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Consumer Peripherals

Building Better Batteries

27 July 2017

Ajayan Group/Rice UniversityAjayan Group/Rice UniversityWith their high energy density and low self-discharge, it’s not surprising that lithium-ion batteries are ubiquitous in portable electronics. They are not without their limitations, however; they are best designed to operate near room temperature and within narrow temperature constraints, shutting down if it’s too cold or too hot. Charging a cell phone, in fact, also raises the temperature inside its battery; Samsung’s extensive recall of the Galaxy Note 7 in late 2016 -- after the devices began overheating and catching fire -- was just one of the latest developments in a string of incidents that have affected a wide range of lithium-ion-powered devices.

Here’s the good news: A recent Rice University study analyzes progress in lithium-ion technology, and makes recommendations for making the batteries more adaptable to extreme conditions. It’s a research area that has not received as much attention as methods for making batteries last longer, or charge more quickly.

"We searched hard to find one paper that talks about all the problems at the same time and what all the individual components experience at extreme temperatures, and we couldn't find one," said postdoctoral researcher Hemtej Gullapalli, co-author of the paper. "Most research involving batteries and temperatures involve management systems: For instance, if a phone is used in cold temperatures, they slow it down a little bit to preserve the battery," he continued. "To make batteries that work from low to high temperatures, scientists have to take the materials perspective to see what temperature is specifically doing to the materials."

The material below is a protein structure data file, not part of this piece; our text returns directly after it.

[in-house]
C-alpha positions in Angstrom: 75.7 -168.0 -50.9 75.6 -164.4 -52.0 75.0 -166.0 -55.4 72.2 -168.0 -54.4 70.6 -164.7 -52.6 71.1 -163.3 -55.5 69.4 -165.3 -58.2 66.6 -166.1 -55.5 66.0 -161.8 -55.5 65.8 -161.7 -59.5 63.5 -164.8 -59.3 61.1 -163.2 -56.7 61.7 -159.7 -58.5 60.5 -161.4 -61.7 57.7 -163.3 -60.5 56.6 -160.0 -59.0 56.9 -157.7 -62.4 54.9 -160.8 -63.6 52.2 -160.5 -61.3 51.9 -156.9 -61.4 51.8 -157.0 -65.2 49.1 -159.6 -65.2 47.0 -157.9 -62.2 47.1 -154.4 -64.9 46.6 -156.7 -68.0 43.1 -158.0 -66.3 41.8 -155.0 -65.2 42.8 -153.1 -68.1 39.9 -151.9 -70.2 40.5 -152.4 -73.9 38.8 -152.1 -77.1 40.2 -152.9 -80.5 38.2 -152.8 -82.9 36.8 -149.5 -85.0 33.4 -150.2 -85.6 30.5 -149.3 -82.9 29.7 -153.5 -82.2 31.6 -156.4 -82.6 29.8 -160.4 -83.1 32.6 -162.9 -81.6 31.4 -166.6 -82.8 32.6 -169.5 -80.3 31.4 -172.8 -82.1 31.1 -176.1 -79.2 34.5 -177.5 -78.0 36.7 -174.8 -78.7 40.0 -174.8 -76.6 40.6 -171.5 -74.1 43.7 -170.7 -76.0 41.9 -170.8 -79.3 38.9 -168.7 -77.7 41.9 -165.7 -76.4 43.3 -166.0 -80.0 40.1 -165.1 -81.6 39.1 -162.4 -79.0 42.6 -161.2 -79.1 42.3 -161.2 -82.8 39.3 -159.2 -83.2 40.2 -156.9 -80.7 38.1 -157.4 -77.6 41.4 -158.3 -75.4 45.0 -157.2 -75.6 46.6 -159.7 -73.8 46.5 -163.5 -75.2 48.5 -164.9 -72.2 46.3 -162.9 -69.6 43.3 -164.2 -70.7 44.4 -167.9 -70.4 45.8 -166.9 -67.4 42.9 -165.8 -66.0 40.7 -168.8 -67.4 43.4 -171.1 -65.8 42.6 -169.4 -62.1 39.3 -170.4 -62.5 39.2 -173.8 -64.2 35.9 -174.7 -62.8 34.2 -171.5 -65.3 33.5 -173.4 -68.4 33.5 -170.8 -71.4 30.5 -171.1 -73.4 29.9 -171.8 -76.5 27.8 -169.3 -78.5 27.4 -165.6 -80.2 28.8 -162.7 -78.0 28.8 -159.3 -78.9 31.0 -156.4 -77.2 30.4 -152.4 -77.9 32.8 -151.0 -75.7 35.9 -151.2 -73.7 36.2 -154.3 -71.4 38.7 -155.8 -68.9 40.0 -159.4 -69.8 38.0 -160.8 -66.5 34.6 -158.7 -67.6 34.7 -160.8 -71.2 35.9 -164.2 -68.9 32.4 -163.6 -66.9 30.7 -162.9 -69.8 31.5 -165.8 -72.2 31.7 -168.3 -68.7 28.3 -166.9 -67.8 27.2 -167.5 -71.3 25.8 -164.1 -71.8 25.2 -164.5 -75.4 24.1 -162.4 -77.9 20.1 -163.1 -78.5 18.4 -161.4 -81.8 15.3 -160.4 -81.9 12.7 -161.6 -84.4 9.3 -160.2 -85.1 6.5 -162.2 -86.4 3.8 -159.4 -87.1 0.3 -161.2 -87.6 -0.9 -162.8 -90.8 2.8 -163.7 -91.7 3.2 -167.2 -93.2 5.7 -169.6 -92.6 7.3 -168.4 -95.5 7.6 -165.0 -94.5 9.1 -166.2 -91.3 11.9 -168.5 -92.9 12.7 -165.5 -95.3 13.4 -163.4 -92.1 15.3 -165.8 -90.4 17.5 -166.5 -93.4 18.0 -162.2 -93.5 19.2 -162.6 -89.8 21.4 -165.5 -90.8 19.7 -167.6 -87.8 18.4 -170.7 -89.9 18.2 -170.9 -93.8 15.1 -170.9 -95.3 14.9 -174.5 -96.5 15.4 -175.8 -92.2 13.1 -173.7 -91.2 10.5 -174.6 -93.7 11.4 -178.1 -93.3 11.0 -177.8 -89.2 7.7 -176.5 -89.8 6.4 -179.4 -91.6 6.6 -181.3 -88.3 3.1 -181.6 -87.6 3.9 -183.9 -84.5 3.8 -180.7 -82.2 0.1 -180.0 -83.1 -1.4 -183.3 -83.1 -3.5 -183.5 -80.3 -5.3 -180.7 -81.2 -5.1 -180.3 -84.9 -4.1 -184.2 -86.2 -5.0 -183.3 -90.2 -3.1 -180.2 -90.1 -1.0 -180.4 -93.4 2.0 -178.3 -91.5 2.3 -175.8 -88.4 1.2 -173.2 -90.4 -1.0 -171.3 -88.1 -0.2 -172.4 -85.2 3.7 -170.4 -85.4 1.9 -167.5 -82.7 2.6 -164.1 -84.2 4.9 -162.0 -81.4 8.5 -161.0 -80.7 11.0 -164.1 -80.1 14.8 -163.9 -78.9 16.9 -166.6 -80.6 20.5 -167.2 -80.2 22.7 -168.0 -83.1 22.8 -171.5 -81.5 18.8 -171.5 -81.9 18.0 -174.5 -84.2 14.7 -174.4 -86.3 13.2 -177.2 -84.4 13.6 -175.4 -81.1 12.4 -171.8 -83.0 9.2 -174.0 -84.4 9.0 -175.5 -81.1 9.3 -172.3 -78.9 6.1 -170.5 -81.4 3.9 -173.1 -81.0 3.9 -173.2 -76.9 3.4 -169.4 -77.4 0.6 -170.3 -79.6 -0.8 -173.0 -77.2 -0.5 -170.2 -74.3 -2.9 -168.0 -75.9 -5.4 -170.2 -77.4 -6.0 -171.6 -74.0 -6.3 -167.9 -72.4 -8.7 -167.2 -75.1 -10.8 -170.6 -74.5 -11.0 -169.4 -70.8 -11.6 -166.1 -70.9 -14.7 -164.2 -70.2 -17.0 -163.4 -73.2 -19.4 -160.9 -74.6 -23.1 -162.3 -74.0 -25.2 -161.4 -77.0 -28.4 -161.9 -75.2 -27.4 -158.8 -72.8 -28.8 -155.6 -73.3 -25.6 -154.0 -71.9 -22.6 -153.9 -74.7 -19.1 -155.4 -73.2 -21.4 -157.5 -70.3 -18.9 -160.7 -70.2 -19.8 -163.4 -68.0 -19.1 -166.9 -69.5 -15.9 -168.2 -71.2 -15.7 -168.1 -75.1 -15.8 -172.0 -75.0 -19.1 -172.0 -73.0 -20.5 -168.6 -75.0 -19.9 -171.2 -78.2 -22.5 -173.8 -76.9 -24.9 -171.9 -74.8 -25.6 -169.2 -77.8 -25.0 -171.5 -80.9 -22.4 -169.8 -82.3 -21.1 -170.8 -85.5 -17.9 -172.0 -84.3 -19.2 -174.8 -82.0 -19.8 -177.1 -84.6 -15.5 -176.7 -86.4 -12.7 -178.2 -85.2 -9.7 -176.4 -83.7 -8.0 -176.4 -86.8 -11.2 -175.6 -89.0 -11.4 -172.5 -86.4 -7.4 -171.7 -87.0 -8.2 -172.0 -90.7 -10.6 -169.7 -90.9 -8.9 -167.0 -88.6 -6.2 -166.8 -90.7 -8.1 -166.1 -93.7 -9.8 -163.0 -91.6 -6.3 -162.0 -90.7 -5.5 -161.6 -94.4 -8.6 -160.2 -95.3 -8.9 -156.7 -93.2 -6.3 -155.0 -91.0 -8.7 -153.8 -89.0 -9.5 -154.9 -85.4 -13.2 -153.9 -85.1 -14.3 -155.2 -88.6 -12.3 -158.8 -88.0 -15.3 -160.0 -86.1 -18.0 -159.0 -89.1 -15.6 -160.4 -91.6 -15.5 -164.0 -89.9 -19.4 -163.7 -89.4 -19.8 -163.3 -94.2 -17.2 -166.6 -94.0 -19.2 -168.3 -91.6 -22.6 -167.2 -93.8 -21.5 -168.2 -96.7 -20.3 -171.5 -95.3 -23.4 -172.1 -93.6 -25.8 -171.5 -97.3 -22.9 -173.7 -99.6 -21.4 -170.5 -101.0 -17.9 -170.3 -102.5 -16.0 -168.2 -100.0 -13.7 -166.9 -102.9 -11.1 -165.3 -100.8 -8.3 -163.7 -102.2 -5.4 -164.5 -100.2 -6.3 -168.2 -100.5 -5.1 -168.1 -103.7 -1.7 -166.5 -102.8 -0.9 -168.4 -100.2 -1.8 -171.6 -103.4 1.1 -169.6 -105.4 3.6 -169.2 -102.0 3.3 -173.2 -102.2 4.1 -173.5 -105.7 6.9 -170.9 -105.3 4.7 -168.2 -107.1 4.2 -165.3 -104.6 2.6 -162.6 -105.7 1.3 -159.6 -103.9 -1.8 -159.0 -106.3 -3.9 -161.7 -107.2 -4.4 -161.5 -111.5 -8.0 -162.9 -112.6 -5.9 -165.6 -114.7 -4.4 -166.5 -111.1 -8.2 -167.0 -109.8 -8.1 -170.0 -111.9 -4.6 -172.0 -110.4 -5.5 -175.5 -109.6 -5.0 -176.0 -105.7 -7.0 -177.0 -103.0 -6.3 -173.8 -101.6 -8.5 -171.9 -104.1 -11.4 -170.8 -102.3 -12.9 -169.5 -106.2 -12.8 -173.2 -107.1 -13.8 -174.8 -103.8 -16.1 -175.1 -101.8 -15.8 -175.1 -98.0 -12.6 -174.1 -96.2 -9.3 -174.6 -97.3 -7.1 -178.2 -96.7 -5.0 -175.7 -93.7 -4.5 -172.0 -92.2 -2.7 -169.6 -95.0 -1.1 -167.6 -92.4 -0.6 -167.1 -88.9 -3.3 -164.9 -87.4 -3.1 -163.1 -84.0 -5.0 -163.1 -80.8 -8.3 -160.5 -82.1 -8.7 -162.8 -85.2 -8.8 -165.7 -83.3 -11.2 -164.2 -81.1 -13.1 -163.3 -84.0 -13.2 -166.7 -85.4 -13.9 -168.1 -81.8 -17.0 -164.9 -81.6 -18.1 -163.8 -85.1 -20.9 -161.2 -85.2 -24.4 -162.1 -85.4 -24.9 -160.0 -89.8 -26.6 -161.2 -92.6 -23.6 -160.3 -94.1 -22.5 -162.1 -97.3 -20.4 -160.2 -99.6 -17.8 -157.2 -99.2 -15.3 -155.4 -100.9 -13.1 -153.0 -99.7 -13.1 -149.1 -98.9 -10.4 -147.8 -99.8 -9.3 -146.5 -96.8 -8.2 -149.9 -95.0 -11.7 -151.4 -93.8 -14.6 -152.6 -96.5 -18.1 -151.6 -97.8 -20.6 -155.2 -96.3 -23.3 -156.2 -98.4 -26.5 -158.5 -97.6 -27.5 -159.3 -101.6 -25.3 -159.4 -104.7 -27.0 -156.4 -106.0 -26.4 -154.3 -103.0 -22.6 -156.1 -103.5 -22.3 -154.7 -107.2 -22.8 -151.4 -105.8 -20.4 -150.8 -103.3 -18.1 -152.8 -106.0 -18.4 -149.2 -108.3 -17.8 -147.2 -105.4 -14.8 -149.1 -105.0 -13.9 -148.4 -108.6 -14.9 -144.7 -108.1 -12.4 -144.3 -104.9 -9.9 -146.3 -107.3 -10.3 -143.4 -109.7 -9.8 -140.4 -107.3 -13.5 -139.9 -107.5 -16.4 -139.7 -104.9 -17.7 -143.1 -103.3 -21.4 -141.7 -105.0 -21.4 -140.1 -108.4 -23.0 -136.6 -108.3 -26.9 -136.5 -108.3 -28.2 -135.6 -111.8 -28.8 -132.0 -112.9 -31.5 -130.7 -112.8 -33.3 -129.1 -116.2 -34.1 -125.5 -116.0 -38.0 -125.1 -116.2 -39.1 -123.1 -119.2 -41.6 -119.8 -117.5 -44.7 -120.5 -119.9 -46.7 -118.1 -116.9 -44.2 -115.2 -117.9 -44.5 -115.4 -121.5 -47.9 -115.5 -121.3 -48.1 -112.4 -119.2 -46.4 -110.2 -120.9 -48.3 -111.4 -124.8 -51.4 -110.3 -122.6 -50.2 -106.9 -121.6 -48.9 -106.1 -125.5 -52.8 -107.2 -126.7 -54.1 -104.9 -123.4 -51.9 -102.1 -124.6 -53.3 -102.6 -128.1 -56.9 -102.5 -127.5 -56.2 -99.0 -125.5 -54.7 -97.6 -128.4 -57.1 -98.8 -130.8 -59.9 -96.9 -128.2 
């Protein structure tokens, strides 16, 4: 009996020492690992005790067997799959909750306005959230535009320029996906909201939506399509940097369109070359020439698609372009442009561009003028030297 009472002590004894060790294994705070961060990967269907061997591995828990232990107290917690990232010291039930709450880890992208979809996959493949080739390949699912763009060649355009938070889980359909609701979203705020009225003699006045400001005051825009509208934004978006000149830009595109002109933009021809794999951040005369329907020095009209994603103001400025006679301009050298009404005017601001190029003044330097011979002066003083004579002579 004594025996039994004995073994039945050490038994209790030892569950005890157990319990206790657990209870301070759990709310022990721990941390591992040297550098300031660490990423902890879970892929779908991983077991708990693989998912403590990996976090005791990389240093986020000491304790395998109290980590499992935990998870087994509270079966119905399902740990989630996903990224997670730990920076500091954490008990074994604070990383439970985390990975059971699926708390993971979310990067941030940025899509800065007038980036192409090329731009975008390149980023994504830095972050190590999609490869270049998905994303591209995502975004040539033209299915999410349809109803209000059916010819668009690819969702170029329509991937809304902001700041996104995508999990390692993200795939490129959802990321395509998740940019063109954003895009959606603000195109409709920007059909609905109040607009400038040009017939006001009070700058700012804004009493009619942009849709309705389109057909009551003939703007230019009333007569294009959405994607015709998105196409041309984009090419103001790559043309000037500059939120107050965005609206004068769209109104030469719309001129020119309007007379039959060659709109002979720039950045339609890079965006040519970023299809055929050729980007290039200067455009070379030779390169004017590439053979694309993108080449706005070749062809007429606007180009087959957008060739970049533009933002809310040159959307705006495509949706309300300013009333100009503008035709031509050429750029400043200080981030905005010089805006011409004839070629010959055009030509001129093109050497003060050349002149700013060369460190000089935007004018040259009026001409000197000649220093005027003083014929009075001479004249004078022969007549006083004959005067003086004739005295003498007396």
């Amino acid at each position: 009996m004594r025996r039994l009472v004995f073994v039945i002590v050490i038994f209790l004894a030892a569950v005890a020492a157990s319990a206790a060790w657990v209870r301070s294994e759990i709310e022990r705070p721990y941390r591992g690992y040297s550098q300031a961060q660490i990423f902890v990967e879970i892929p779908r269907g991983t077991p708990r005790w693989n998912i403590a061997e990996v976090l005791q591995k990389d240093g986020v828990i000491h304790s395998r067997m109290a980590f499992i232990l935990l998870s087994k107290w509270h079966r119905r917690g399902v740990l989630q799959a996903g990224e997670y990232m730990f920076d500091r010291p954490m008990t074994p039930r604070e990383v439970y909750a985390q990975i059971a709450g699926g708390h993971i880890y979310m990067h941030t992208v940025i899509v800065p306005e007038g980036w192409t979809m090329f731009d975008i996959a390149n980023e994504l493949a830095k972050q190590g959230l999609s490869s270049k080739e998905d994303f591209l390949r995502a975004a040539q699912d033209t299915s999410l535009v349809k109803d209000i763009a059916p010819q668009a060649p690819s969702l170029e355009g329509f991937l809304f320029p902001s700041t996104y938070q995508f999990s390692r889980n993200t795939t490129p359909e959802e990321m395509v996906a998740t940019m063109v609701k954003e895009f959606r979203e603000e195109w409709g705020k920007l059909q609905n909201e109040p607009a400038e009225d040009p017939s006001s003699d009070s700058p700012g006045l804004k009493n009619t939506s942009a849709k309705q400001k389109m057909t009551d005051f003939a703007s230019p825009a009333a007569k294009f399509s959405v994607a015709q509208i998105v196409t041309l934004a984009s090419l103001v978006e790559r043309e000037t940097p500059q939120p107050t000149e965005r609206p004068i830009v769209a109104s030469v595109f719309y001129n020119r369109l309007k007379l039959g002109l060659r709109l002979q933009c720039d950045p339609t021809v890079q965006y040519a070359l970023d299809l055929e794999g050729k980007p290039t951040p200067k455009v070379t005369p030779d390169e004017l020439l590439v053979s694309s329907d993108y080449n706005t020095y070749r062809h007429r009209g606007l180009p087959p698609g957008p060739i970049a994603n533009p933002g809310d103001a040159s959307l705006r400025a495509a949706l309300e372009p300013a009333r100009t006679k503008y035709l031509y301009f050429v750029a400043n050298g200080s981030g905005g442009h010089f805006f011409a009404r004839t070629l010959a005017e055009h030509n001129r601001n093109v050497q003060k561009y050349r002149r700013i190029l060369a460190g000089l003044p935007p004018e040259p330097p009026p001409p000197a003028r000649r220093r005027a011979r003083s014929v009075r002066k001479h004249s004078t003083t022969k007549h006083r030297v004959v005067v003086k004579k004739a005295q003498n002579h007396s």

In other words, the performance and safety of lithium-ion batteries at different temperatures has a direct relationship to the components that they’re made from. So the team built a comprehensive map of materials used in commercial batteries, including some new materials that show promise for battery applications. Typical energy densities and temperature ranges were detailed for each component; the team was most interested in seeing how batteries perform in temperatures ranging from -60° to 150° C.

This led to some valuable observations. Water-based electrolytes (e.g., lead-acid, nickel-metal hydride) operate only between -50° and 50° C, for instance; molten salt batteries are reliable at temperatures above 90° C. Lithium thionyl chloride can operate throughout the entire range tested, but only operate at peak between 22° and 50° C.

"Building an ideal or a close-to-ideal system requires a thorough understanding of the subtle mechanisms and replacing each delinquent component with a suitable alternative," said Rice materials scientist Pulickel Ajayan. "A trivial component at ambient conditions can change the whole electrochemistry when exposed to high temperatures."

The researchers’ work has the potential to extend the environmental frontiers of commercial lithium-ion batteries. And, it can be surmised, to avoid future explosions.

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